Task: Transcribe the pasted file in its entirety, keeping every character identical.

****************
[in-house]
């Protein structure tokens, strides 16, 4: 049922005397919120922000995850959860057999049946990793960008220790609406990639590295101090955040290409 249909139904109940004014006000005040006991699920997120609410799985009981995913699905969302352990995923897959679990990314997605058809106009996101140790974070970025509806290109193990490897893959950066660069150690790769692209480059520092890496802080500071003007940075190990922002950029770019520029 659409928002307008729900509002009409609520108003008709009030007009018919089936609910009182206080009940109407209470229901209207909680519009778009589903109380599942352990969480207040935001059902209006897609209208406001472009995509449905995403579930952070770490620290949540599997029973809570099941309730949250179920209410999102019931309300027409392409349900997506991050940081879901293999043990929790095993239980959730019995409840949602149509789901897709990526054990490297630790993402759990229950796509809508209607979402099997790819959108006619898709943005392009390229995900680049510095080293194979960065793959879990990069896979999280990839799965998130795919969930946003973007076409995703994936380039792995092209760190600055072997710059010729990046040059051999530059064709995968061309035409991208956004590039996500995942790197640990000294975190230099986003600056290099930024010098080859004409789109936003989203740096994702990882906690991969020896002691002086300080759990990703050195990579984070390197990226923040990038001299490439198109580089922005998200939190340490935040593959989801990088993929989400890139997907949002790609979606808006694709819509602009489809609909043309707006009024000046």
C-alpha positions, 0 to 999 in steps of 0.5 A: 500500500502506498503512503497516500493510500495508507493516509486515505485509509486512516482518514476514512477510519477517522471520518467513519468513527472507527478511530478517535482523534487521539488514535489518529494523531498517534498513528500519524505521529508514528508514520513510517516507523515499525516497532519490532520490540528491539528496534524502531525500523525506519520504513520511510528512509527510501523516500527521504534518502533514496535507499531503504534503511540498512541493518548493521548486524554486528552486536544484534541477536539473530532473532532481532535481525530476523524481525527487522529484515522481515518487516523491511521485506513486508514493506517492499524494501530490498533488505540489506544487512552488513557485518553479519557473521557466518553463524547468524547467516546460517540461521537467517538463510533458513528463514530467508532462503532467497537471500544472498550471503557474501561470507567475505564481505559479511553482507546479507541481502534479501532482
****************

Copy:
[in-house]
């Protein structure tokens, strides 16, 4: 049922005397919120922000995850959860057999049946990793960008220790609406990639590295101090955040290409 249909139904109940004014006000005040006991699920997120609410799985009981995913699905969302352990995923897959679990990314997605058809106009996101140790974070970025509806290109193990490897893959950066660069150690790769692209480059520092890496802080500071003007940075190990922002950029770019520029 659409928002307008729900509002009409609520108003008709009030007009018919089936609910009182206080009940109407209470229901209207909680519009778009589903109380599942352990969480207040935001059902209006897609209208406001472009995509449905995403579930952070770490620290949540599997029973809570099941309730949250179920209410999102019931309300027409392409349900997506991050940081879901293999043990929790095993239980959730019995409840949602149509789901897709990526054990490297630790993402759990229950796509809508209607979402099997790819959108006619898709943005392009390229995900680049510095080293194979960065793959879990990069896979999280990839799965998130795919969930946003973007076409995703994936380039792995092209760190600055072997710059010729990046040059051999530059064709995968061309035409991208956004590039996500995942790197640990000294975190230099986003600056290099930024010098080859004409789109936003989203740096994702990882906690991969020896002691002086300080759990990703050195990579984070390197990226923040990038001299490439198109580089922005998200939190340490935040593959989801990088993929989400890139997907949002790609979606808006694709819509602009489809609909043309707006009024000046």
C-alpha positions, 0 to 999 in steps of 0.5 A: 500500500502506498503512503497516500493510500495508507493516509486515505485509509486512516482518514476514512477510519477517522471520518467513519468513527472507527478511530478517535482523534487521539488514535489518529494523531498517534498513528500519524505521529508514528508514520513510517516507523515499525516497532519490532520490540528491539528496534524502531525500523525506519520504513520511510528512509527510501523516500527521504534518502533514496535507499531503504534503511540498512541493518548493521548486524554486528552486536544484534541477536539473530532473532532481532535481525530476523524481525527487522529484515522481515518487516523491511521485506513486508514493506517492499524494501530490498533488505540489506544487512552488513557485518553479519557473521557466518553463524547468524547467516546460517540461521537467517538463510533458513528463514530467508532462503532467497537471500544472498550471503557474501561470507567475505564481505559479511553482507546479507541481502534479501532482